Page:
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“While there needs to be significant changes to society before norms are entirely overhauled, it doesn’t mean it couldn’t happen,” the counselor says. “But it’s up to us whether we become part of the bigger change or not.”

After having my looks appraised by hundreds of strangers on an internet forum, I’m now making more of an active effort to encourage others to practice body neutrality: where we stop ascribing any value to our bodies and see them merely as vessels that allow us to live – because, really, that’s all they are.

How we look is merely one small facet of who we are; looking and feeling attractive should not be the gatekeepers to our happiness. Instead, we need a full societal shift away from beauty being indicative of someone’s worth. Our appearances may change over time, but our value as human beings will not.

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STRUGGLING WITH YOUR SOCIALS?

The online world exposes us to the imagery that can perpetuate unrealistic body types, which can cause difficulties for people experiencing eating problems or issues around body image, says Stephen Buckley, Head of Information at mental health charity Mind.

“While low self-esteem isn’t a mental health problem, the two are closely linked. Having a mental health problem can affect your self-esteem, and low self-esteem could contribute to depression or other mental health problems, so it is vital to use social media safely.”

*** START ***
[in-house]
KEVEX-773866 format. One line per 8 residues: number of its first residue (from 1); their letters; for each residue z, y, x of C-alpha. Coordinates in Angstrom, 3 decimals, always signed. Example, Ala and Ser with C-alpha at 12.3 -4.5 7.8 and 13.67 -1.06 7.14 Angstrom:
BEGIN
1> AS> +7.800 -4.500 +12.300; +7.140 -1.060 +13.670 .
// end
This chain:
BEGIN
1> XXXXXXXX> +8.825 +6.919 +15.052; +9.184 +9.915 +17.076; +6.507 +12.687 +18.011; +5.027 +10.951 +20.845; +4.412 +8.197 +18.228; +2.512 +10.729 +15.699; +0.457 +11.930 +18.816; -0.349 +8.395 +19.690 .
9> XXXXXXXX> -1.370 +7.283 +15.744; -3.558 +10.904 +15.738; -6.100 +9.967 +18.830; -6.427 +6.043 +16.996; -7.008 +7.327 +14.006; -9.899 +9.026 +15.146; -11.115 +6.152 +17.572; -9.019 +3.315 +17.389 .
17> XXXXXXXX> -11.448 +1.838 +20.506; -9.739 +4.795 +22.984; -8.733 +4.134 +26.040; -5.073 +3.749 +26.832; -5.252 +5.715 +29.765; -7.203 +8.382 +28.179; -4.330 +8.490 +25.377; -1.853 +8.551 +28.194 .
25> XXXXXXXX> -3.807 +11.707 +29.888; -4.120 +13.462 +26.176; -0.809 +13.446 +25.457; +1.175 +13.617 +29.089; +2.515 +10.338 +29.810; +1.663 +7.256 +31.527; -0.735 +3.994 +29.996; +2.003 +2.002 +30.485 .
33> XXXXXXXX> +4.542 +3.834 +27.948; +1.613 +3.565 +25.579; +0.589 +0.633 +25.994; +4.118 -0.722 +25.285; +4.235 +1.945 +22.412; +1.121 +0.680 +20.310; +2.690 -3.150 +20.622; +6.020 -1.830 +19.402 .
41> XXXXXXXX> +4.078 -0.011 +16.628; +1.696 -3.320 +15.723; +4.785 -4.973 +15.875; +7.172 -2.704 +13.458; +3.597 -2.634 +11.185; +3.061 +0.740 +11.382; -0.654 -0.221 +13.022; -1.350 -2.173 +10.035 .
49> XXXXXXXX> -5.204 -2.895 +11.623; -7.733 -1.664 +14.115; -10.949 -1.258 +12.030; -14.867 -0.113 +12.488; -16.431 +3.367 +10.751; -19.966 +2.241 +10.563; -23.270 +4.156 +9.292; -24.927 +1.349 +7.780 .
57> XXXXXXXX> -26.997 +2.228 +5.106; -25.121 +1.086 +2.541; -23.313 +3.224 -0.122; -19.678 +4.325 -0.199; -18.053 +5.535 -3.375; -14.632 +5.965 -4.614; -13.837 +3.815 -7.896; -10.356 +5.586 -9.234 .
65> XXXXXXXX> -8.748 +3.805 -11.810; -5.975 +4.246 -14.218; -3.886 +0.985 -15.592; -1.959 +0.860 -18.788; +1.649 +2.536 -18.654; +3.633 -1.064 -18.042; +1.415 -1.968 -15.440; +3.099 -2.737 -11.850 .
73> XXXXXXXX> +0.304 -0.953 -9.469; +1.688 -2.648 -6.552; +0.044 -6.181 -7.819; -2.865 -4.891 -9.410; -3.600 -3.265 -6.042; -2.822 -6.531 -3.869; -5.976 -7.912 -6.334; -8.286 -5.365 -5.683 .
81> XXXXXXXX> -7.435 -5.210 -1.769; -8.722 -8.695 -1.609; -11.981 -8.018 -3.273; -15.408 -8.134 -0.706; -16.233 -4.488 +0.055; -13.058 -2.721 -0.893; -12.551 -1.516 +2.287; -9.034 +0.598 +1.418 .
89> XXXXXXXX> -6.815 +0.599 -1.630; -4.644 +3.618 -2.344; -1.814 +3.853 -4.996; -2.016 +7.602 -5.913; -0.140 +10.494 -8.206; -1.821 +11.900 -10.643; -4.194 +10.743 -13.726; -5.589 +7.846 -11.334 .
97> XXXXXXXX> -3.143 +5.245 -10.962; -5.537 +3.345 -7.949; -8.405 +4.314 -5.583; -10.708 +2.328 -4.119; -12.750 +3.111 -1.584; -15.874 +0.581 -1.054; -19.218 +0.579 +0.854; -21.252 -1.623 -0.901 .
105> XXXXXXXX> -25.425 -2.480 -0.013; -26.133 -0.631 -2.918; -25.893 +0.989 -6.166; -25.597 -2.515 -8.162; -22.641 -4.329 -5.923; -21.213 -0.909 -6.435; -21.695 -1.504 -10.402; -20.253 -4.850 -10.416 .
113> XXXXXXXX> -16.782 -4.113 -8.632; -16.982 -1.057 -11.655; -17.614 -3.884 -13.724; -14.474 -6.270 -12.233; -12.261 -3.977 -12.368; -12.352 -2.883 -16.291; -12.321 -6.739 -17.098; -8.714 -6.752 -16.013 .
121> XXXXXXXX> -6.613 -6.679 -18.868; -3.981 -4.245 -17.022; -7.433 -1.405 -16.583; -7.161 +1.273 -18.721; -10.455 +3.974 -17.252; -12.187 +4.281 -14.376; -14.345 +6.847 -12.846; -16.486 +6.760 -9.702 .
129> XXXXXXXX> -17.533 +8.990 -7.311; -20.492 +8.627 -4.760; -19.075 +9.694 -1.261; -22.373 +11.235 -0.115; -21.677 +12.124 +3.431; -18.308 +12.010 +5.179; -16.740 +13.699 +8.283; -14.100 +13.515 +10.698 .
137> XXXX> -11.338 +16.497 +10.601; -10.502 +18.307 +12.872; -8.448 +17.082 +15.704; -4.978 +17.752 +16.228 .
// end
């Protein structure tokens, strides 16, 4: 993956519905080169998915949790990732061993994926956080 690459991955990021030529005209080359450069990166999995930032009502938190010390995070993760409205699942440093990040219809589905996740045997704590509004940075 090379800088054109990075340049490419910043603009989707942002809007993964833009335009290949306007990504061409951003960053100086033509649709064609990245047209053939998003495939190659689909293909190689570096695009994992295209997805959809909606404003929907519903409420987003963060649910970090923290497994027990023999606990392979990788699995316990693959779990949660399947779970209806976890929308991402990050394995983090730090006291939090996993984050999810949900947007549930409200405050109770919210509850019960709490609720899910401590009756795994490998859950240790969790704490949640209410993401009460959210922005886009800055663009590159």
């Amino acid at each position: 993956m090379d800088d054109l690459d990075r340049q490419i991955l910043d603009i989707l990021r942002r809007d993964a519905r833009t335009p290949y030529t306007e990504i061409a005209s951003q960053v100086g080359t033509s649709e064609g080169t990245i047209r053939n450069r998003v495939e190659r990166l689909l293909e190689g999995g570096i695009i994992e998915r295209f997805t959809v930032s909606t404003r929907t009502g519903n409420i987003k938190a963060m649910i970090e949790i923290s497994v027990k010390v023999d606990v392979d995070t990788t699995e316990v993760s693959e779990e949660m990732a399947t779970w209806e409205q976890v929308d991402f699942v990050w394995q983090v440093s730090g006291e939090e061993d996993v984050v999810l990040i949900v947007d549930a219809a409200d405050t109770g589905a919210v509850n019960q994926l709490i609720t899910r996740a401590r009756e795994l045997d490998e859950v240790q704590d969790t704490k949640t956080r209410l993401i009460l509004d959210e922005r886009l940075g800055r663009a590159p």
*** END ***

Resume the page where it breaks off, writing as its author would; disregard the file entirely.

If you’re finding it hard to take a break from social media, try the following:

  • Switch on your device’s "do not disturb" mode so you won't receive notifications from apps, text messages, or phone calls.
  • Use an app that helps you monitor and restrict your app use.
  • Put your devices in another room or somewhere else out of sight.
  • Switch off your devices for a while, so you aren't tempted to check-in online.
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READ MORE STORIES ABOUT MENTAL HEALTH

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Pinays Share Their Best Tips On Keeping Your Mental Health In Check

How Wearing Makeup During Quarantine Helps My Mental Health

I Let Go Of Some Beauty Habits During Quarantine—And That's Okay

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This article originally appeared on Cosmopolitan.com/uk. Minor edits have been made by the Cosmo.ph editors.